projects mobile ad spending worldwide will grow 85 percent in 2012 from $6.3 billion to $11.6 billion. In the U.S., researchers predict mobile advertising will grow even faster, more than doubling (up 128%) to just under $4.2 billion.

Advertising is expected to grow much faster than consumer spending in mobile. Strategy Analytics projects that consumer outlays on mobile media will grow 13.4 percent from $121.8 billion to $138.2 billion globally in 2012. In the U.S., the corresponding figure will increase 15.5 percent to $33.7 billion. The majority of consumer dollars (60.2%) worldwide will go toward carrier data plans and mobile Internet services.

But the study anticipates that strong, continued demand for apps will also play a key role in driving growth. The number of apps downloaded in 2011 surged 38 percent from 23 billion to 32 billion, making apps the second-largest revenue category for both consumer and advertiser spending. Apps are expected to account for 18.9% of mobile consumer spend in 2012, rising 30.7% to $26.1 billion.
David MacQueen, Strategy Analytics’ director of wireless media strategies, explained that mobile video is either often free and ad-supported (YouTube) or bundled without extra charge into services, such as Sky Go in Europe and AT&T U-verse in the U.S. So despite a global audience of 271 million users, mobile video only generated $223 million in ad sales last year.

Strategy Analytics predicts that 125 million Americans will use their handsets to social network. But again, advertising and other types of revenue have yet to catch up with consumers. So related U.S. revenue will reach $412.7 million, or $3.48 per mobile user.

Mobile video to surpass web video

It shouldn’t come as a big surprise that the mobile video ad market will surpass the online video ad market later this year. “It’s happening fast and people are not quite comprehending the speed,” said Tod Sacerdoti, CEO of ad network BrightRoll in a recent statement. “By the end of this year we are pretty confident that more than half of all digital video ads will be mobile.” In March alone, more than 40 percent of the global video exchange requests at BrightRoll were for mobile. A year ago that figure was less than 5 percent, underscoring the rapid trajectory for mobile video, especially in the last few months.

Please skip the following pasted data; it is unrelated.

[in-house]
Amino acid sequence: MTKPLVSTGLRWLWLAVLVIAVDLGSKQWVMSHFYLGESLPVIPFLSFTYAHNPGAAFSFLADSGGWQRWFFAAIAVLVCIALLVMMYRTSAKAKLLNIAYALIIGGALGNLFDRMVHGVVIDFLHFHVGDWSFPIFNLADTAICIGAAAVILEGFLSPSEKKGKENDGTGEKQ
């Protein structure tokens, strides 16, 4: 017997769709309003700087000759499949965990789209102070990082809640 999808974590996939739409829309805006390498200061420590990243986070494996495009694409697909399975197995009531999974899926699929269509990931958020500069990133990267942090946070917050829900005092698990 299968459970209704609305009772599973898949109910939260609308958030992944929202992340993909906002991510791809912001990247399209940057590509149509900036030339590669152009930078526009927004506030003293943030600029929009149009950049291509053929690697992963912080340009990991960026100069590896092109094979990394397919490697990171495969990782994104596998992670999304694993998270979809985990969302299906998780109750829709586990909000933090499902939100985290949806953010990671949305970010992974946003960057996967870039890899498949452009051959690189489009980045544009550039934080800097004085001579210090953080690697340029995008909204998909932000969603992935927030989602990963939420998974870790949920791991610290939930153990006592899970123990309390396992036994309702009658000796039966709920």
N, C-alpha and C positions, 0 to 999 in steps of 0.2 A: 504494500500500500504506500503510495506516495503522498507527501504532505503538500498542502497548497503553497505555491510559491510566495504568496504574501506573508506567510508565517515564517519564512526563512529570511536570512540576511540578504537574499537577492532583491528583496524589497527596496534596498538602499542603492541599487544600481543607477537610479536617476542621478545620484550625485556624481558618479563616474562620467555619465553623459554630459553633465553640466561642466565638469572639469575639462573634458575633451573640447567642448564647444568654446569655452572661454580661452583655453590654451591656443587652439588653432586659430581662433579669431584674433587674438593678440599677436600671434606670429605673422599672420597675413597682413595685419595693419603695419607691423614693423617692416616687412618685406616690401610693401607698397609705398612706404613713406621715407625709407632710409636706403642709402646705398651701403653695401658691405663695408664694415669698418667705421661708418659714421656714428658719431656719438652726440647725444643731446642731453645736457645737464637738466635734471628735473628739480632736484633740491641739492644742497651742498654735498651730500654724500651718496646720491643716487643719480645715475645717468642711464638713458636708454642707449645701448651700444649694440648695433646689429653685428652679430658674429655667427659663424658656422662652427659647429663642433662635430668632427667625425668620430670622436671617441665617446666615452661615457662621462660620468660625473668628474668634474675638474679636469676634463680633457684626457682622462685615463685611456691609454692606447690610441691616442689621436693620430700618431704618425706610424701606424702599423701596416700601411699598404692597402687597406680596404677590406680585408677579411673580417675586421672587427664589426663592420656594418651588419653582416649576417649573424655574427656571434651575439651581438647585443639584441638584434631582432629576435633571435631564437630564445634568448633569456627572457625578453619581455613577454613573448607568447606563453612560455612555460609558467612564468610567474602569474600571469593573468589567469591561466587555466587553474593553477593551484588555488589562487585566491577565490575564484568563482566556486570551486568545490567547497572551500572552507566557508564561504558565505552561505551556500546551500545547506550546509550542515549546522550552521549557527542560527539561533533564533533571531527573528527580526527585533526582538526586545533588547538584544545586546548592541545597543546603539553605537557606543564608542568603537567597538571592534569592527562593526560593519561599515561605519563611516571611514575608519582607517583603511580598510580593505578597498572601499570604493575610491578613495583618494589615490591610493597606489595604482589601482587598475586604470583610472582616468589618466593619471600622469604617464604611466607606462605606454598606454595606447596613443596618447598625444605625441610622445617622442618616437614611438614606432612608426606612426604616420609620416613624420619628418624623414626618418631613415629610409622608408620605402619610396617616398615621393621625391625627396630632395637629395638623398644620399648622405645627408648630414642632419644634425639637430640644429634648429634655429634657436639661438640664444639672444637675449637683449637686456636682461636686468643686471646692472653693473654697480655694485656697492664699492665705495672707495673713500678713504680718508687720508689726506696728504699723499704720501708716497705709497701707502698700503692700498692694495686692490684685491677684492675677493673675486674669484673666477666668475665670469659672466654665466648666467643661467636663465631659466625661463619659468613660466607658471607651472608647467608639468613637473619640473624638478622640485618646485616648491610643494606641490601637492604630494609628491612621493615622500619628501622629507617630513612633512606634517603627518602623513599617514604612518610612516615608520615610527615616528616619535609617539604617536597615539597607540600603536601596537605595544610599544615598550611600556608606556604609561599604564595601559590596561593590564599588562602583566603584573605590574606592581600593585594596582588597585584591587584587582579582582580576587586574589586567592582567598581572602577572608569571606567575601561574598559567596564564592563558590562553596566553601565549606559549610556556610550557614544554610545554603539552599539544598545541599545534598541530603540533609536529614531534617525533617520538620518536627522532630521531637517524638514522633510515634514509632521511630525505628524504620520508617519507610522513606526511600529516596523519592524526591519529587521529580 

One of the benefits of mobile video ads is they are often brand safe from the get-go, and are served to us in popular apps like Angry Birds, Draw Something, and Pandora, Sacerdoti said. Thus, the growth in mobile video advertising will spread well beyond the premium big name publishers. “You have an enormous influx of supply and this is almost universally good for marketers. For publishers this may be a different group though, and publishers who have a strong business online might not be as meaningful on mobile.”


Your best clients and customers are increasingly less tethered to their desks and desktop computers while working. You’ll not only have to work harder to reach them on the go, but you’ll have to reach them when they’re in the right mindset to be reached. In this digital society, the work/leisure line becomes fuzzier and fuzzier. They’re working when they’re playing and they’re playing when their working. Now more than ever, you have to be smart, fast and creative to get your message through.


TAGS: mobile, apps, video, Appalachian State, Time Inc., National Association of Realtors, Strategy Analytics, Brightroll, digital natives, digital immigrants